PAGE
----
Permaculturing in Portugal

One family's attempts to live in a more planet-friendly way

Yurt raising

Saturday dawned dry. While Aonghas mopped the overnight rain off the yurt platform, Oonagh and I shifted all the yurt bits bar the door down from the casinha, where they’d been stored since April, to the middle terrace (fantastic teamwork! High 5 guys!), and welcomed our yurt-raising team – Andy and Sophie plus WWOOFer Helen from Quinta das Abelhas, and Pete and Cynthia from Quinta da Mizarela.

Bringing the door

The door was a 4-adult lift. We devised a neat way of doing it, slinging it between us with the woven plastic that had wrapped the roof poles, but spot the deliberate mistake – we should have had the taller of the two pairs on the downhill side!

First stage, the door

First stage, the door.

The lattice walls. Pete & Cynthia and the first section

The lattice walls. Pete & Cynthia and the first section.

Sophie and Pete work out the lacing technique for the wall sections. Andy's pacing himself

Sophie and Pete work out the correct order for the wall sections. Andy’s pacing himself.

Walls complete

Walls complete.

Aonghas and Andy unpacking the crown wheel supports. Helen, Sophie and Cynthia look on

Aonghas and Andy unpacking the crown wheel supports. Helen, Sophie and Cynthia look on.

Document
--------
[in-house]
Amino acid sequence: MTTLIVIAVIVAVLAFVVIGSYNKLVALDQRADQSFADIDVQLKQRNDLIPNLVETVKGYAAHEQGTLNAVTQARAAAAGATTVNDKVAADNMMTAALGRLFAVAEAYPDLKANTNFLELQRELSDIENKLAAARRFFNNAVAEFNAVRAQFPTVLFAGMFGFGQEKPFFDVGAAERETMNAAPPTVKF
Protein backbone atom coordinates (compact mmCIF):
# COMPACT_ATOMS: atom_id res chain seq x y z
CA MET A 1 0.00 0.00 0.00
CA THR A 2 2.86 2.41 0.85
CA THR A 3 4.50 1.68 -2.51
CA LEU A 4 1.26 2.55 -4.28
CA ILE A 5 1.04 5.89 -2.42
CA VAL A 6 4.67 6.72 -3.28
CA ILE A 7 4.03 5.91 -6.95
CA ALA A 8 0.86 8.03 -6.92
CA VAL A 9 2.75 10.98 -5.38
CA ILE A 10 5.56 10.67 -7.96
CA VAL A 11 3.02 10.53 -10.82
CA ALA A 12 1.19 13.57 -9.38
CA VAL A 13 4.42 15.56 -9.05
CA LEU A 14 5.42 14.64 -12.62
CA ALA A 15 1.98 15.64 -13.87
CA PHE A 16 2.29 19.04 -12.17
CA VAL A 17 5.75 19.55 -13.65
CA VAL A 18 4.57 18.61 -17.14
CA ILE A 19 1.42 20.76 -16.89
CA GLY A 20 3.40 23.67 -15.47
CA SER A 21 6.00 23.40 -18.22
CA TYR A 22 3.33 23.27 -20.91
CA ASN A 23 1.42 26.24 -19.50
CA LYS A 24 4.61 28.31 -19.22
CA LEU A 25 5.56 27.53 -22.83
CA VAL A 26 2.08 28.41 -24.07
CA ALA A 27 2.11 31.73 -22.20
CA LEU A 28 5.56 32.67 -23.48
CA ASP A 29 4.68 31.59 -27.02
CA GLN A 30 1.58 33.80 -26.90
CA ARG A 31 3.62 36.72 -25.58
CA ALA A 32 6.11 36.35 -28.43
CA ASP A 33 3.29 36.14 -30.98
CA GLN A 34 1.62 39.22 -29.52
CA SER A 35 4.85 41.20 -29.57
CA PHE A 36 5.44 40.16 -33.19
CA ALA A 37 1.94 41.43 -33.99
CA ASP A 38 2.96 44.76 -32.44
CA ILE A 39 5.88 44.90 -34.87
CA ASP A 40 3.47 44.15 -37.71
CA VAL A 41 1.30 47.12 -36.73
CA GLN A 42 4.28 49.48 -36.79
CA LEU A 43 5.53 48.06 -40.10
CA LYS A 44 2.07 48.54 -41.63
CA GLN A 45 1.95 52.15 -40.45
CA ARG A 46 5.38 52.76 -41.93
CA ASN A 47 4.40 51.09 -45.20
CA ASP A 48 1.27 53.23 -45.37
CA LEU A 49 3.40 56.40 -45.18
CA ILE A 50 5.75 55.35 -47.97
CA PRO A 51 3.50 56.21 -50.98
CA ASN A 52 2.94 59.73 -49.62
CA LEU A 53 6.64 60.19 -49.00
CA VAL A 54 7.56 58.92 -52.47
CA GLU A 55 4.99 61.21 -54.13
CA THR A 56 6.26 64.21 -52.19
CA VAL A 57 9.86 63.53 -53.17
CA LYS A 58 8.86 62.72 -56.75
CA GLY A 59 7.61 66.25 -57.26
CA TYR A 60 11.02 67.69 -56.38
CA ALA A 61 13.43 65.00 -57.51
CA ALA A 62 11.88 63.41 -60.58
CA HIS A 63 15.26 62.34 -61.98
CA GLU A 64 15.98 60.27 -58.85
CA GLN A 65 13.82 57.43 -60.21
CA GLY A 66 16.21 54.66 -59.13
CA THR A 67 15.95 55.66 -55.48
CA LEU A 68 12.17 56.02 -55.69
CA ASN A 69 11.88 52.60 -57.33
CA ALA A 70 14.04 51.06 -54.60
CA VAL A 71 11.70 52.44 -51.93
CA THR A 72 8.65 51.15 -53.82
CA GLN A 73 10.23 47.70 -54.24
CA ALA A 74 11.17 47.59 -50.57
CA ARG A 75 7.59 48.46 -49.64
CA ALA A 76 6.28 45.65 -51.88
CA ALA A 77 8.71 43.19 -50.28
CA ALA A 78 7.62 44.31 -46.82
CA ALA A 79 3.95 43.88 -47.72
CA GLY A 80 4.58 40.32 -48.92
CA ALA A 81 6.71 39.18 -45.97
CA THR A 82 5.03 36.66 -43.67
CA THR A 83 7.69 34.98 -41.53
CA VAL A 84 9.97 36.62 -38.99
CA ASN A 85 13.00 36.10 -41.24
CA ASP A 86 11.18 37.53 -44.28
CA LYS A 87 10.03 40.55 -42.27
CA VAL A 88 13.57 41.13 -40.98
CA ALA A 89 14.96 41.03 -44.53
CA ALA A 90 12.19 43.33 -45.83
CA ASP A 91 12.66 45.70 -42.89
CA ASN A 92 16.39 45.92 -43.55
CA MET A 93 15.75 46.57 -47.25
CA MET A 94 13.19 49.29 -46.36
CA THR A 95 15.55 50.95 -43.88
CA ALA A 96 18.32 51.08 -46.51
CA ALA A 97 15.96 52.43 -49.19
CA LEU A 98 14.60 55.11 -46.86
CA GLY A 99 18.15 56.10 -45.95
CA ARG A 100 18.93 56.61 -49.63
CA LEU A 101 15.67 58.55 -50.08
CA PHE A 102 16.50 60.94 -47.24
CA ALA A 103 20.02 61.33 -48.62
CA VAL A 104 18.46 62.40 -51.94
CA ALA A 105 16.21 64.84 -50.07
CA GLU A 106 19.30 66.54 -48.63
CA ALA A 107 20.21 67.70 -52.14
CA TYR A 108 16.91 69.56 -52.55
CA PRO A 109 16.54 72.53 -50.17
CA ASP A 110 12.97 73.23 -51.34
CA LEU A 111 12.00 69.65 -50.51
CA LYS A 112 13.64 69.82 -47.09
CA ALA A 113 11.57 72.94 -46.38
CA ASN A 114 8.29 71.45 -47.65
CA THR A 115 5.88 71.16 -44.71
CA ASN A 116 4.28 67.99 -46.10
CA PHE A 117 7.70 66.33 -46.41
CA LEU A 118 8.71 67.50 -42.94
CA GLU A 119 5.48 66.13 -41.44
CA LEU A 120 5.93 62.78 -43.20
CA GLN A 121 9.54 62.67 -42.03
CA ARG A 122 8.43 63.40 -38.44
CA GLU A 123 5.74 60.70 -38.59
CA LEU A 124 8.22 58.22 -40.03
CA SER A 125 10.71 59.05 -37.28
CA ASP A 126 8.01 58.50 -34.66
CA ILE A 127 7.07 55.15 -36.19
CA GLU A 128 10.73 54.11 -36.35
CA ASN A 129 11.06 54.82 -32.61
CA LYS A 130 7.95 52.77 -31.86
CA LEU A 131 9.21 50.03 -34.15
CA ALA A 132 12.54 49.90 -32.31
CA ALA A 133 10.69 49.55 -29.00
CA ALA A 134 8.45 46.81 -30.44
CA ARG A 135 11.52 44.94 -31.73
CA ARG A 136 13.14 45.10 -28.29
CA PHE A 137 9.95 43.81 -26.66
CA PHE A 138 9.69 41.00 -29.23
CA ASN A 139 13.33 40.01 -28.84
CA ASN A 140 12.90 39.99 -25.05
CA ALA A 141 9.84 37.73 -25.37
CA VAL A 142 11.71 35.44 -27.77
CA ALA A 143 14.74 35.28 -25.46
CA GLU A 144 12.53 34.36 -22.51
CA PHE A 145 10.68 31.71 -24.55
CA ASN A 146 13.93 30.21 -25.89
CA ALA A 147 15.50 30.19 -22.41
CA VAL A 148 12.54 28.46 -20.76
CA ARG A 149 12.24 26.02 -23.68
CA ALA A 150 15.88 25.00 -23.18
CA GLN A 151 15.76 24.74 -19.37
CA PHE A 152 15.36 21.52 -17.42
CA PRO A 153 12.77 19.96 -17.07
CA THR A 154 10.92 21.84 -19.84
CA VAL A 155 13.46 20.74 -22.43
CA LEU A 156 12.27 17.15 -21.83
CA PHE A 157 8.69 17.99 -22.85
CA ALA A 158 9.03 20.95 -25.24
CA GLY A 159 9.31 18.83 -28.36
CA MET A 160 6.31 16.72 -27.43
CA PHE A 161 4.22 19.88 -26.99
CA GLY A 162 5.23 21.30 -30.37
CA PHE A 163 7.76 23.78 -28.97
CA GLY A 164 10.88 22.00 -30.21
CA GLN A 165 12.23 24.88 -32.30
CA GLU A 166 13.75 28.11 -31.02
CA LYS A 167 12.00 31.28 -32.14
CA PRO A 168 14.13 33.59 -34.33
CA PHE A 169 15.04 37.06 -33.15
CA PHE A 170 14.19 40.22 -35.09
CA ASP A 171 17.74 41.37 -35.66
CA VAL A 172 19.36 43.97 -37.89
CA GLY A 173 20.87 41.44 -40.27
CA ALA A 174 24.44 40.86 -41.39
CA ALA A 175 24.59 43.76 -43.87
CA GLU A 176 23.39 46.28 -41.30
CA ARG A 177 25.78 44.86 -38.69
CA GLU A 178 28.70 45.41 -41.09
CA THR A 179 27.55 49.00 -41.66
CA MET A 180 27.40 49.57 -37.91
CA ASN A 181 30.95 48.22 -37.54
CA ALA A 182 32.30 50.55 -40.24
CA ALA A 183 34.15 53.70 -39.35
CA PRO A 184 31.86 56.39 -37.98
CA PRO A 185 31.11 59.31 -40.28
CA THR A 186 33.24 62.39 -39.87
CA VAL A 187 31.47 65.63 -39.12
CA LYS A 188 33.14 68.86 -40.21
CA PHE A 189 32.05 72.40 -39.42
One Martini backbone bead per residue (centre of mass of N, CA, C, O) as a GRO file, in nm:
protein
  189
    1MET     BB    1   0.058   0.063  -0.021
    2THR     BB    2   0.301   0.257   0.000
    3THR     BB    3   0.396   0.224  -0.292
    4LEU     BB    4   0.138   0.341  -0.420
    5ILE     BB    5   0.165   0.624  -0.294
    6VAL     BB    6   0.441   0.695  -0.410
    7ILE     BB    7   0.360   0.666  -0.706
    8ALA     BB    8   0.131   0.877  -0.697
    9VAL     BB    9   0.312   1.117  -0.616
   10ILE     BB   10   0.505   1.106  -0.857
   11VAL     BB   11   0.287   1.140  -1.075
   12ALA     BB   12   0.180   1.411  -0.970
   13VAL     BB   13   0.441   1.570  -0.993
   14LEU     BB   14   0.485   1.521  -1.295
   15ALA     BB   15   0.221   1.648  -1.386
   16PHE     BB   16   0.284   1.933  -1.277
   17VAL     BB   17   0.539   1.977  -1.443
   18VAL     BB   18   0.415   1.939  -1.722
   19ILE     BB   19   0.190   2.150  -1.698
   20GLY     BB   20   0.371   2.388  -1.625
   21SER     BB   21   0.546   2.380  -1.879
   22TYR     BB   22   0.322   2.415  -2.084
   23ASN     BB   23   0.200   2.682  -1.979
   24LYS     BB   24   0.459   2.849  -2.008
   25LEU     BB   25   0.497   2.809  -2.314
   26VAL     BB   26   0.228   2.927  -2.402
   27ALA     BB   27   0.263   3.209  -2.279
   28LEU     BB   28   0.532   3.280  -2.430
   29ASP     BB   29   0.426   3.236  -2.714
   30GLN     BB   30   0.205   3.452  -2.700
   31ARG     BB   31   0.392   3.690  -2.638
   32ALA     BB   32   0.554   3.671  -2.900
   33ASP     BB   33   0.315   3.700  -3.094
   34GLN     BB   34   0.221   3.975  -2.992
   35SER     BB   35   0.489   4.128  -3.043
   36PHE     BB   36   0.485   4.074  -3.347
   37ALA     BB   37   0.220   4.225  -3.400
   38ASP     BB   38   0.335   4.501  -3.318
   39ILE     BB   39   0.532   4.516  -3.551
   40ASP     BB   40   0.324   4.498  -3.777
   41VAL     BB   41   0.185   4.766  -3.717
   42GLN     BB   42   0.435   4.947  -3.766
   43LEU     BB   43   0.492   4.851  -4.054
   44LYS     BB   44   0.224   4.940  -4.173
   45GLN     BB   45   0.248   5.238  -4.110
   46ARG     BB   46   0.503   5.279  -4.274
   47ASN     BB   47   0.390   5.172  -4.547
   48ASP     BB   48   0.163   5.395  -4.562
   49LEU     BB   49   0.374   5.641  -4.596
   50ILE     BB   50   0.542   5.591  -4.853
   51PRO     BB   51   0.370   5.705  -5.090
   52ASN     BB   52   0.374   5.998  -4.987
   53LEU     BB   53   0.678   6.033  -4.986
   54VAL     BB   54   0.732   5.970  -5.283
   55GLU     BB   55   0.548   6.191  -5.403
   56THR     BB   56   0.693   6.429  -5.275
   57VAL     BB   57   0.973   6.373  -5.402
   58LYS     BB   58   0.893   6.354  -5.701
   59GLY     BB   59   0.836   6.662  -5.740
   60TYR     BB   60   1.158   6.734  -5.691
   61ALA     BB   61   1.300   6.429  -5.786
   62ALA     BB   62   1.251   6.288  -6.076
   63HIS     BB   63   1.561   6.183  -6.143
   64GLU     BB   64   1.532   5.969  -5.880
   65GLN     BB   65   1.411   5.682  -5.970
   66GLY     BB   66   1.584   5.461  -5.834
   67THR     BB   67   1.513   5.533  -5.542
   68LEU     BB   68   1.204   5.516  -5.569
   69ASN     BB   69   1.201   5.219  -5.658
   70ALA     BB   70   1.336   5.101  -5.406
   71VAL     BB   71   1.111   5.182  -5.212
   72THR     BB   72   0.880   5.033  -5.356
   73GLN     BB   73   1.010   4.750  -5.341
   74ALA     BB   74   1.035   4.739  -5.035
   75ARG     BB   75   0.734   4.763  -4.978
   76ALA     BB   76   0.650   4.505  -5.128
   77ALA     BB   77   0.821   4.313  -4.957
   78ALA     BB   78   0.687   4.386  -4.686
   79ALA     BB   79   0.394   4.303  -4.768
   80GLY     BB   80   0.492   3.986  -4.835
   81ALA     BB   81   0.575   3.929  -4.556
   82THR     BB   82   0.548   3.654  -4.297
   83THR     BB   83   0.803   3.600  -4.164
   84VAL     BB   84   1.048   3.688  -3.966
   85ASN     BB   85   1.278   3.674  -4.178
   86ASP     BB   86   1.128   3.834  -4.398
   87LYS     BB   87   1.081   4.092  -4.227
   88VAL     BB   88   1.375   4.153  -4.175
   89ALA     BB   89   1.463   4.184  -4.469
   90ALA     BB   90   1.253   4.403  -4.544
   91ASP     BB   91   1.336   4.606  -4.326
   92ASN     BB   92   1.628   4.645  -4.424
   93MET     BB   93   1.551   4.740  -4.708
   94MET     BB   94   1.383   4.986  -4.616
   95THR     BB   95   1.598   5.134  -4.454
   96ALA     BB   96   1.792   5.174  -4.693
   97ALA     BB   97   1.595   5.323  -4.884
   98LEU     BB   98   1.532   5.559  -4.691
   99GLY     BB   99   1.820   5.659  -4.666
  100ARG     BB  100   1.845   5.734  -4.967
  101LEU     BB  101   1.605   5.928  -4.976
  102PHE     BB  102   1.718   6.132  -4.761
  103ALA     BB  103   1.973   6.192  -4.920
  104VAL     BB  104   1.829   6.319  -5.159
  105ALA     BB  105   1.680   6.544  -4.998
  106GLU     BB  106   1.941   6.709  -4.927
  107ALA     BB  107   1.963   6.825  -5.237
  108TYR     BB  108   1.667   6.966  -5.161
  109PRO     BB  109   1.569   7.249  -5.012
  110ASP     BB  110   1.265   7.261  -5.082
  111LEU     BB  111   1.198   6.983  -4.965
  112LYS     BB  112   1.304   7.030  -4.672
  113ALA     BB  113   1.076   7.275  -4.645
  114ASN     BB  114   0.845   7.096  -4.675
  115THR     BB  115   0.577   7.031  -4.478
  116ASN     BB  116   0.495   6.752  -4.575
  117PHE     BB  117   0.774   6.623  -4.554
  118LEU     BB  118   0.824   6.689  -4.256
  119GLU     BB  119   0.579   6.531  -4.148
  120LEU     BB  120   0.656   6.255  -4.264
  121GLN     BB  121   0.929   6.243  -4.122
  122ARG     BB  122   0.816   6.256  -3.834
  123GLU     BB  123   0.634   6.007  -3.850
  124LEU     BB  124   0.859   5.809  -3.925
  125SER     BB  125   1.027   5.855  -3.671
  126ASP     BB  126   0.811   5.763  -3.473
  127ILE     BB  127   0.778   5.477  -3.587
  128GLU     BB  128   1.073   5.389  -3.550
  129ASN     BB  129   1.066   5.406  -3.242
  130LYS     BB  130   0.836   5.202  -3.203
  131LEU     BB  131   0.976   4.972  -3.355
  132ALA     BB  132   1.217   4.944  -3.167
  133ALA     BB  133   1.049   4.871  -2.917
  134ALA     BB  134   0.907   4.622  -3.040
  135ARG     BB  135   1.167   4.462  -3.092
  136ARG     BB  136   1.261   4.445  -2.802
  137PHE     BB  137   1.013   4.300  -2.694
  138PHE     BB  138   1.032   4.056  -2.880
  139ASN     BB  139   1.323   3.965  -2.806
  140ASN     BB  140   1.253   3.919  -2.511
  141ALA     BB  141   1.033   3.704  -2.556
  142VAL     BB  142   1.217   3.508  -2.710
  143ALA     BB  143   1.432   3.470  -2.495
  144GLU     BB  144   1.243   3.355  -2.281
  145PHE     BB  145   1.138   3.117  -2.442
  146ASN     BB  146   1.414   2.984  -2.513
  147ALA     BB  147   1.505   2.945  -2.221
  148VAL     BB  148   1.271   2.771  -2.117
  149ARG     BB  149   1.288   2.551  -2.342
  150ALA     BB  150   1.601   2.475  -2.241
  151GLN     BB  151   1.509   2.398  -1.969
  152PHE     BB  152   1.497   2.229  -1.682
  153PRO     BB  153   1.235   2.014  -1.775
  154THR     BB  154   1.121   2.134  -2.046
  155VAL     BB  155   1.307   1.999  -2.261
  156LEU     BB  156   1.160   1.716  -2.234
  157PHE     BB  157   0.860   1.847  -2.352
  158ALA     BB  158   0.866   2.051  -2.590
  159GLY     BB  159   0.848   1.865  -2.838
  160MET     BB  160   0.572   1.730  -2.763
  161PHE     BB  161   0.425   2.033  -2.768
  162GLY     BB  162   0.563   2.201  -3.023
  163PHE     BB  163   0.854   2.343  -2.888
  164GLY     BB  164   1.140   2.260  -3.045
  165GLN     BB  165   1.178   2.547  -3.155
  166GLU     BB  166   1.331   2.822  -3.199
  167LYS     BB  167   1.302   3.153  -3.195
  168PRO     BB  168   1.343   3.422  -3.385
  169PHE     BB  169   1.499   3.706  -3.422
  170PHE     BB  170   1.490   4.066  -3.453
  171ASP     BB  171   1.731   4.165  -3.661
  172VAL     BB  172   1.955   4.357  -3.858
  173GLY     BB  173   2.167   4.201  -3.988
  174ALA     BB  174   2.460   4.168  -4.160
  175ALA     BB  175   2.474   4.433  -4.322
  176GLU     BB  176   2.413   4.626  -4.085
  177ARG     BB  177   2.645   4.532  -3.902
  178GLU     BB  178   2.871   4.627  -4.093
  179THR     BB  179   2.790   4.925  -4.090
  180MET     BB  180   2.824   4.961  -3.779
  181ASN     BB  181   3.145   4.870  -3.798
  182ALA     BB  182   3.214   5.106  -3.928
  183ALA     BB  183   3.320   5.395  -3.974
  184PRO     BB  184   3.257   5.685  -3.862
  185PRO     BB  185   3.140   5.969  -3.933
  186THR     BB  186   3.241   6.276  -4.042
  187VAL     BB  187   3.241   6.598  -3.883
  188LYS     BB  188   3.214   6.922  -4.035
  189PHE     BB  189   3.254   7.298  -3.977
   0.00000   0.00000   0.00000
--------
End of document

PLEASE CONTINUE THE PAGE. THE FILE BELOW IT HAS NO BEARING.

Lashing supports to the crown wheel

Lashing supports to the crown wheel.

Crown wheel raised

Crown wheel raised.

First roof poles

First roof poles.

Roof poles complete

Roof poles complete.

Inner liner approaches

Inner liner approaches.

Inner liner on

Inner liner on.

Starting to look like a yurt

Starting to look like a yurt.

Felt on

Felt on.

First layer of canvas on

First layer of canvas on.

Assembling the outer cover

Assembling the outer cover.

Adjusting covers round the crown wheel

Adjusting covers round the crown wheel.

It fits!

It fits!

View from above

View from above

Toasting our new home!

Toasting our new home!

Many many thanks to our great team! And to Sophie’s camera, Sophie and Oonagh for the photos.

Next stage is to build the steps, cut the yurt platform to the circumference of the yurt so that the outer canvas cover fits neatly over it and allows rainwater to drain straight off, and attach a 50-60cm deep heavy duty plastic skirt which is then tucked up between the felt and canvas layers to prevent rain being driven into the inside of the yurt.

Next Post

Previous Post


  1. michele September 24, 2009

    it looks great now its up.Well done

  2. Sue Shoo September 26, 2009

    Hi Wendy,
    Looks fantastic!!
    Phone died, have lost your mobile number so please send text!
    See you middle of Oct.

  3. Gui July 16, 2013

    Hi Wendy!

    Estamos a pensar em diferents possibilidades para a plataforma da nossa yurt!

    E encontramos o vosso projeto!!

    Estamos a ter dúvidas com varias coisas, por isso queriamos preguntarvos:

    A espessura de tábua do châo qual é? aguenta bem os 1,20 m de distancia sem suporte??

    A estrutura em madeira ta fixa nos pneus?? o está so pousada?

    Voces tem isulamento no chao? ou é direto tábua??

    O tratamento de madeira qual foi??